Large populations of random enzyme variants can be constructed in vivo using "recombination-enhanced mutagenesis." This method employs two or more pools of, for example, 106 mutants each of the wild-type encoding nucleotide sequence that are generated using any convenient mutagenesis technique, described more fully above, and then inserted into cloning vectors.
Once the mutant sequences are generated, the DNA is inserted into an appropriate cloning vector, using techniques well known in the art (see, e.g., Sambrook et al., supra). The choice of vector depends on the pool of mutant sequences, i.e., donor or recipient, with which they are to be employed. Furthermore, the choice of vector determines the host cell to be employed in subsequent steps of the claimed method. Any transducible cloning vector can be used as a cloning vector for the donor pool of mutants. It is preferred, however, that phagemids, cosmids, or similar cloning vectors be used for cloning the donor pool of mutant encoding nucleotide sequences into the host cell. Phagemids and cosmids, for example, are advantageous vectors due to the ability to insert and stably propagate therein larger fragments of DNA than in M13 phage and λ phage, respectively. Phagemids which will find use in this method generally include hybrids between plasmids and filamentous phage cloning vehicles. Cosmids which will find use in this method generally include λ phage-based vectors into which cos sites have been inserted. Recipient pool cloning vectors can be any suitable plasmid. The cloning vectors into which pools of mutants are inserted may be identical or may be constructed to harbor and express different genetic markers (see, e.g., Sambrook et al., supra). The utility of employing such vectors having different marker genes may be exploited to facilitate a determination of successful transduction.
Thus, for example, the cloning vector employed may be a phagemid and the host cell may be E. coli. Upon infection of the host cell which contains a phagemid, single-stranded phagemid DNA is produced, packaged and extruded from the cell in the form of a transducing phage in a manner similar to other phage vectors. Thus, clonal amplification of mutant encoding nucleotide sequences carried by phagemids is accomplished by propagating the phagemids in a suitable host cell.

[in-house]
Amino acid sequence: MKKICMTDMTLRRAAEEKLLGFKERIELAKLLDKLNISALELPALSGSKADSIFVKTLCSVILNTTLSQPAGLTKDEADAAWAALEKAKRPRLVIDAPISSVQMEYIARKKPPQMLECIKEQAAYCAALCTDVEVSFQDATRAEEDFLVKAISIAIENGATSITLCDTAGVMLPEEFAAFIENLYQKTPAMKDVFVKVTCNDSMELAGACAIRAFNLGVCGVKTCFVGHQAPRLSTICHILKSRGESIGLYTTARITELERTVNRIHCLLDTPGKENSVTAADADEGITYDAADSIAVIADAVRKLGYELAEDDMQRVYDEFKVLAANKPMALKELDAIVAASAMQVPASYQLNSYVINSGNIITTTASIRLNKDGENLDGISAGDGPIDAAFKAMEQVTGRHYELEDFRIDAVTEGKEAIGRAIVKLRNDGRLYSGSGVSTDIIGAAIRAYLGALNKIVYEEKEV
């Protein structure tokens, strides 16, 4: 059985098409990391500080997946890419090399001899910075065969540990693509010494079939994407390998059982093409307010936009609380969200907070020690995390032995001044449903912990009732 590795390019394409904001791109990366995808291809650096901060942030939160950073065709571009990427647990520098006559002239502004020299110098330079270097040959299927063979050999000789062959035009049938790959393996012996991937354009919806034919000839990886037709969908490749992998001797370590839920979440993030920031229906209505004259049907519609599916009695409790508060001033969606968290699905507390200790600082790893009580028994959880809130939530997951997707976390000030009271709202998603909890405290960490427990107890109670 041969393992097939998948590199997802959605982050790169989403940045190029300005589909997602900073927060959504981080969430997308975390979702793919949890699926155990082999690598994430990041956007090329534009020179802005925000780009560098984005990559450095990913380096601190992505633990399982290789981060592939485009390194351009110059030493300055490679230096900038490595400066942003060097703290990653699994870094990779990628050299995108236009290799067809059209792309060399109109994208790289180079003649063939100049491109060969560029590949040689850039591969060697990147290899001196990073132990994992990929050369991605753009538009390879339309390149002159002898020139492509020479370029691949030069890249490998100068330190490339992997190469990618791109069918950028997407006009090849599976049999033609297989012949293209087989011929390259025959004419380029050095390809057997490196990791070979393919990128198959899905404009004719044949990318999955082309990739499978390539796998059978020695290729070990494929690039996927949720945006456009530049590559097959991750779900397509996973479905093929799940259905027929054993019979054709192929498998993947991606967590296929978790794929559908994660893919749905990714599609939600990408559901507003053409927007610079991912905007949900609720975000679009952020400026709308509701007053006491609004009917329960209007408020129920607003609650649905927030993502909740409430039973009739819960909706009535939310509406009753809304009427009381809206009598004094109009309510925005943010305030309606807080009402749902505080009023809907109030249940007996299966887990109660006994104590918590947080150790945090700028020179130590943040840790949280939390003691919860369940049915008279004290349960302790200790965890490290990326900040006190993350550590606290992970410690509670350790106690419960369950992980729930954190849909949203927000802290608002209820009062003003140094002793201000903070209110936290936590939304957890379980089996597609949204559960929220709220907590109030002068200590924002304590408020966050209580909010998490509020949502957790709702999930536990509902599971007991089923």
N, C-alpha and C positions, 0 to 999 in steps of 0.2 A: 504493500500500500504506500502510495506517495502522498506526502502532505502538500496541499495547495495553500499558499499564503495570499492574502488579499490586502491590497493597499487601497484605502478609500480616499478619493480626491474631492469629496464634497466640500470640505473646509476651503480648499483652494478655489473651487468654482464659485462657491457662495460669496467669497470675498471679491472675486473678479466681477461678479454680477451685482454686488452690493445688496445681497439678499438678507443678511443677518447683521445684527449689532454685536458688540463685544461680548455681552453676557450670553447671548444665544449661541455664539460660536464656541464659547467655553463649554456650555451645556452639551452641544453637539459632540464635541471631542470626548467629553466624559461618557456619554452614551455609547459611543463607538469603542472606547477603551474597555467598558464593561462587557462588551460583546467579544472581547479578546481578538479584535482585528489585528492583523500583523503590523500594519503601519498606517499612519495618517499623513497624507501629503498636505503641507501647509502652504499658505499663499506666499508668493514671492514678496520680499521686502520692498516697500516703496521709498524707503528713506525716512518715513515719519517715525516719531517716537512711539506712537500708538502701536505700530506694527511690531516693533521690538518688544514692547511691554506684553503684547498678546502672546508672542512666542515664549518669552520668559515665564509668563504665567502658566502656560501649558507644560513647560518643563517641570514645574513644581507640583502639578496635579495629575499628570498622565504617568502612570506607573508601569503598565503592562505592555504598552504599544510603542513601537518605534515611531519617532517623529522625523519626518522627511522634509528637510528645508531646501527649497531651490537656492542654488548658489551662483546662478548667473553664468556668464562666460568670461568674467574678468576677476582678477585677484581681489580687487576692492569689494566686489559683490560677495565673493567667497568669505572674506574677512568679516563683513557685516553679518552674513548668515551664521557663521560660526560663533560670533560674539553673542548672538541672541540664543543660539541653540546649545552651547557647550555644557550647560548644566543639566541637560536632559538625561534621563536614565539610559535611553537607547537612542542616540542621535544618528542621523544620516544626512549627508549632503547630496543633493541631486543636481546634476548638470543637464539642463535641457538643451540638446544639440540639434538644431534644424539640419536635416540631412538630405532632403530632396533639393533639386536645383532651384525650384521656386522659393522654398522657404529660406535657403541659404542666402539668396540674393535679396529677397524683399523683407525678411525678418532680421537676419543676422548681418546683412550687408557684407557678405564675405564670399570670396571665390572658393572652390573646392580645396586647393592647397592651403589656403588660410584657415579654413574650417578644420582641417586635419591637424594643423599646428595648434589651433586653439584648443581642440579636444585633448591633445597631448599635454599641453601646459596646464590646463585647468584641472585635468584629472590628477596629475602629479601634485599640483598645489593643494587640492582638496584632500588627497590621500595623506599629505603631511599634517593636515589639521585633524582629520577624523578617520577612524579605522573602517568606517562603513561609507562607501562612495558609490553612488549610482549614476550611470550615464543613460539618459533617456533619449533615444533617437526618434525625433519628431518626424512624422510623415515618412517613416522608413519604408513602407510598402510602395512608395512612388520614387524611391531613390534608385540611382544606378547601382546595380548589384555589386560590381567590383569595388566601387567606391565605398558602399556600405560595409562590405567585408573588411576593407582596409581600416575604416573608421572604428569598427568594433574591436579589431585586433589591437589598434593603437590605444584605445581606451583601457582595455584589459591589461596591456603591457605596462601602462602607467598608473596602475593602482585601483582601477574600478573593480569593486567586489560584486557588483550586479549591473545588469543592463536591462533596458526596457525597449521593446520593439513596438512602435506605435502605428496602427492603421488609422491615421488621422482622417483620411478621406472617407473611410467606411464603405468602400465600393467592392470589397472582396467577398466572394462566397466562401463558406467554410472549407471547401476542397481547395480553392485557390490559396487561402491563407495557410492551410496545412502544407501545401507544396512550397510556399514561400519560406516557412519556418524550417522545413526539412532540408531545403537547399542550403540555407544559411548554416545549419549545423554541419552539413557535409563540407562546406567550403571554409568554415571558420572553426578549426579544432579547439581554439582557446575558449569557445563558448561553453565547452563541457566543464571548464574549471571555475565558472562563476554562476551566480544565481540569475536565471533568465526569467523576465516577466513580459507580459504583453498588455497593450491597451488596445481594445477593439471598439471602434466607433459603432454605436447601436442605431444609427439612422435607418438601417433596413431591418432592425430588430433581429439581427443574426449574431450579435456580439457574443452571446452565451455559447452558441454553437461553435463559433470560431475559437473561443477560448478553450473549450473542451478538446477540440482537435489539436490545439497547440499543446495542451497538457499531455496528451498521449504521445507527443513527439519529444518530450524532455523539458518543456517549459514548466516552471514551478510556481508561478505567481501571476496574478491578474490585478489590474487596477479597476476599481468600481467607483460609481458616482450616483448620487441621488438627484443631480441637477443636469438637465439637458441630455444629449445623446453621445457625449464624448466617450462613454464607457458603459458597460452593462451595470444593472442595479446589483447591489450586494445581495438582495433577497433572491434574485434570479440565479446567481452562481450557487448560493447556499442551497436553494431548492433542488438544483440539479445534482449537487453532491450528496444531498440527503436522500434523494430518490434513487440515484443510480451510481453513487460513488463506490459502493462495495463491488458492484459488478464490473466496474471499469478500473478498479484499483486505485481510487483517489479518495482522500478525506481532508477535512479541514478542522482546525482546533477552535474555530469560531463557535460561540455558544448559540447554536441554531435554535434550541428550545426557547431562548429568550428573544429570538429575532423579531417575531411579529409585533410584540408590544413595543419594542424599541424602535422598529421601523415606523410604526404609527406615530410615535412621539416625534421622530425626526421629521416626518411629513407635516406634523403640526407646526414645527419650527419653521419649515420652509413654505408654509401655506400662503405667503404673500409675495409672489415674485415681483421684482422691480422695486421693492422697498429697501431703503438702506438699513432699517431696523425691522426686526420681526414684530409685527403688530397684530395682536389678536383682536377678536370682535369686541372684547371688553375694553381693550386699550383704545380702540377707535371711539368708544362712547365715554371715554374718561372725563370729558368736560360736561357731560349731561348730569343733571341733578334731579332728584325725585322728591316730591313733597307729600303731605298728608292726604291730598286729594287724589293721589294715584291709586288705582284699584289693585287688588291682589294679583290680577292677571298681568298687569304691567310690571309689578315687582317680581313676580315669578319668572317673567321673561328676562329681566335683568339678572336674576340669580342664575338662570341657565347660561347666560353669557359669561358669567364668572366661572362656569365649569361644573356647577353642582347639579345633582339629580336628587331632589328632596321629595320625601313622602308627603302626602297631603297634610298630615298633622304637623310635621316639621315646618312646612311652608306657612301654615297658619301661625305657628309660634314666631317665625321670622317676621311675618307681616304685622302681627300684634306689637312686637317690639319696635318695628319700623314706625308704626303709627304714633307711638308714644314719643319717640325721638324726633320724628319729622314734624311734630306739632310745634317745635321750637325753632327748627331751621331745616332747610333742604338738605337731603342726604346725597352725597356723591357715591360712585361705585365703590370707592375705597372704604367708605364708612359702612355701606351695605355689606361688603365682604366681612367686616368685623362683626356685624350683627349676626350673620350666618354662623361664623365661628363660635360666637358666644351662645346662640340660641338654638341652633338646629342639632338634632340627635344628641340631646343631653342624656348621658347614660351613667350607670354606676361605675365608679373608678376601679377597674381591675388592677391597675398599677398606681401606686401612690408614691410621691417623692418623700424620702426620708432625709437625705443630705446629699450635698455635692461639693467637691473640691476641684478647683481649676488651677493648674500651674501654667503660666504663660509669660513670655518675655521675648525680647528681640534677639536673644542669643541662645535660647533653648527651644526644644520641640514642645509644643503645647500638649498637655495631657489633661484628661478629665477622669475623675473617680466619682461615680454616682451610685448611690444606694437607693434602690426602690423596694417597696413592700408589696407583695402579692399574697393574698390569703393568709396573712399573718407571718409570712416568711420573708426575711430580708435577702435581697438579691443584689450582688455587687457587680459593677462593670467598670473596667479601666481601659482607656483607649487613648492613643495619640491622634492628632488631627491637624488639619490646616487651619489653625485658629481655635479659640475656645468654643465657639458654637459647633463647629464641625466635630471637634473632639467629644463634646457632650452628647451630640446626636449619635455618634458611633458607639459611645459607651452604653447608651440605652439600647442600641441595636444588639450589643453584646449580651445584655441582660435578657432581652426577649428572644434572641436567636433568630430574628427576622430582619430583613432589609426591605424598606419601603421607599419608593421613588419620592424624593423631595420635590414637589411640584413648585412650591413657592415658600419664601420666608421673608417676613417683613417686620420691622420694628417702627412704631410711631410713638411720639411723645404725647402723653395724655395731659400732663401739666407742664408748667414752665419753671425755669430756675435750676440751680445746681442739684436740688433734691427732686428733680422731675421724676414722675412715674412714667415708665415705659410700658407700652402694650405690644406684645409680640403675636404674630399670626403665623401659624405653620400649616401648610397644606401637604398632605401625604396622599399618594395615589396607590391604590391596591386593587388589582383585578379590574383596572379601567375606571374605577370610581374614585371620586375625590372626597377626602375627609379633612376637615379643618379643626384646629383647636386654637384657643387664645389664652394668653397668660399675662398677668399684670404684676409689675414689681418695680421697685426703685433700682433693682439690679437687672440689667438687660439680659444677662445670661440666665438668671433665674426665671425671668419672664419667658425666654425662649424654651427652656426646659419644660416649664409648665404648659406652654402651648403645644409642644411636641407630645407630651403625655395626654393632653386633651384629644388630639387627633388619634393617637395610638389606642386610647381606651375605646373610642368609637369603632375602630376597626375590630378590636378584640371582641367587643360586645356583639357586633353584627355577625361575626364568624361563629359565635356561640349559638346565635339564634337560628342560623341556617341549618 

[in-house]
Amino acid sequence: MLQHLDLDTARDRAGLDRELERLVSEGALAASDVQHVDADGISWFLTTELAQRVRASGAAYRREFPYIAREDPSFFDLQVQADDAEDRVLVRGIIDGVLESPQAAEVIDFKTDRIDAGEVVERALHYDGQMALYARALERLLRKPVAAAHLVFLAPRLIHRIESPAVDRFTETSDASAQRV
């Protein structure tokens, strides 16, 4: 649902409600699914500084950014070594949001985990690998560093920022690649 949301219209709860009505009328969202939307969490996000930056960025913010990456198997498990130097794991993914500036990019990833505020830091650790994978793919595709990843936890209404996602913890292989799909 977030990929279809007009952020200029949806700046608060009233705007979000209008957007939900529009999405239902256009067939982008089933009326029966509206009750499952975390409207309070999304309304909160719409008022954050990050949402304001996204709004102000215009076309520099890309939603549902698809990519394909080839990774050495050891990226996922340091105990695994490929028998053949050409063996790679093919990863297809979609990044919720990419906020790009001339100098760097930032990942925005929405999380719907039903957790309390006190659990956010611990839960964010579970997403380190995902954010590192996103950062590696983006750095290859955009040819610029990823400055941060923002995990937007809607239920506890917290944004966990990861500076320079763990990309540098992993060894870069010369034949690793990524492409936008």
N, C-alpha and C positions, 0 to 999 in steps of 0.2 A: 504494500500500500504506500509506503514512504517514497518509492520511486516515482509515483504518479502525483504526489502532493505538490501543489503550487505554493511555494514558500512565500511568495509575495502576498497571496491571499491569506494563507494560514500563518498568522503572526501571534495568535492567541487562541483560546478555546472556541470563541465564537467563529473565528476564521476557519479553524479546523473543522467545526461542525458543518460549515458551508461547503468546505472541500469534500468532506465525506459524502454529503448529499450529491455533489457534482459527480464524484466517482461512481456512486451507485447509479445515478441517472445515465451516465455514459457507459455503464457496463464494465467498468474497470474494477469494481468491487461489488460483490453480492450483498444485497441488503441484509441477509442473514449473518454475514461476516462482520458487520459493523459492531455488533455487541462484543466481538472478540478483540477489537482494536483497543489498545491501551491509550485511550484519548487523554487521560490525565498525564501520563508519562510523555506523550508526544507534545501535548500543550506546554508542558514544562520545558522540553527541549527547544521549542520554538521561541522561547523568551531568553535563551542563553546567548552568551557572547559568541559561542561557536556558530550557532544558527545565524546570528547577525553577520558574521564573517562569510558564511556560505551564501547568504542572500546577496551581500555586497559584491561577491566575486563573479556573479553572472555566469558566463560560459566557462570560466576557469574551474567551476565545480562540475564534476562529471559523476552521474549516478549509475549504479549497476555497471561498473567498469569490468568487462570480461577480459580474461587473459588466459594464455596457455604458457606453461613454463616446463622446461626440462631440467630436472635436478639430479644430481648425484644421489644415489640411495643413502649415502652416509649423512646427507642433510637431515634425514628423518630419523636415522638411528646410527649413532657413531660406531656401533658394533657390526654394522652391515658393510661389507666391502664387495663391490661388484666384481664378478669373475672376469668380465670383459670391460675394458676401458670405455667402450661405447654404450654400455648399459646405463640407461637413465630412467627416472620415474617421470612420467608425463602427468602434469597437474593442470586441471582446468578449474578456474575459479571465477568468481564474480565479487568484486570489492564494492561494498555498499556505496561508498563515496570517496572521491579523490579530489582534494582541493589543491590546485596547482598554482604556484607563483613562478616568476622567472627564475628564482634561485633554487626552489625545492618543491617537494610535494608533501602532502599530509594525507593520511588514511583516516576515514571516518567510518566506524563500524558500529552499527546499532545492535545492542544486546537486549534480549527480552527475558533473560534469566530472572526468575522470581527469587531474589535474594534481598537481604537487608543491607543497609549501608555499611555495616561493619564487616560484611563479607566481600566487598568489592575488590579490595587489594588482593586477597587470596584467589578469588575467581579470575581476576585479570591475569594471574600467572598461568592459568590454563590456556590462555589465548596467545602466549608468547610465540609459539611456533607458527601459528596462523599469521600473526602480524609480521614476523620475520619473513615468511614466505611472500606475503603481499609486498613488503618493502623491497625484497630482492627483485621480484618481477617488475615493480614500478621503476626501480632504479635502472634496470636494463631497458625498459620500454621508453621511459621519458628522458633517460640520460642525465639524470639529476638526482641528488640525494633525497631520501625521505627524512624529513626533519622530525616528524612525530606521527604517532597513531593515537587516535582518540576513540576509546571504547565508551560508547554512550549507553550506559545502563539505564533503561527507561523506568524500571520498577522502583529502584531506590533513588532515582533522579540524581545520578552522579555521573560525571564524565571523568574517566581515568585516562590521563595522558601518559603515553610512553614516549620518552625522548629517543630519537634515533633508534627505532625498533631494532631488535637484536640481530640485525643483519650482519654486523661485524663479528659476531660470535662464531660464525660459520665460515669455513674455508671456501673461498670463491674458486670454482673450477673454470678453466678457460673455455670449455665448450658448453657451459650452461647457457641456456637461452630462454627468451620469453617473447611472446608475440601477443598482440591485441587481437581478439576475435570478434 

Following clonal amplification, the cloned donor pool of mutants is infected with a helper phage to obtain a mixture of phage particles containing either the helper phage genome or phagemids mutant alleles of the wild-type encoding nucleotide sequence.
Infection, or transfection, of host cells with helper phage is generally accomplished by methods well known in the art (see, e.g., Sambrook et al., supra; and Russell et al. (1986) Gene 45:333-338).
The helper phage may be any phage which can be used in combination with the cloning phage to produce an infective transducing phage. For example, if the cloning vector is a cosmid, the helper phage will necessarily be a λ phage. Preferably, the cloning vector is a phagemid and the helper phage is a filamentous phage, and preferably phage M13.
If desired after infecting the phagemid with helper phage and obtaining a mixture of phage particles, the transducing phage can be separated from helper phage based on size differences (Barnes et al. (1983) Methods Enzymol. 101:98-122), or other similarly effective technique.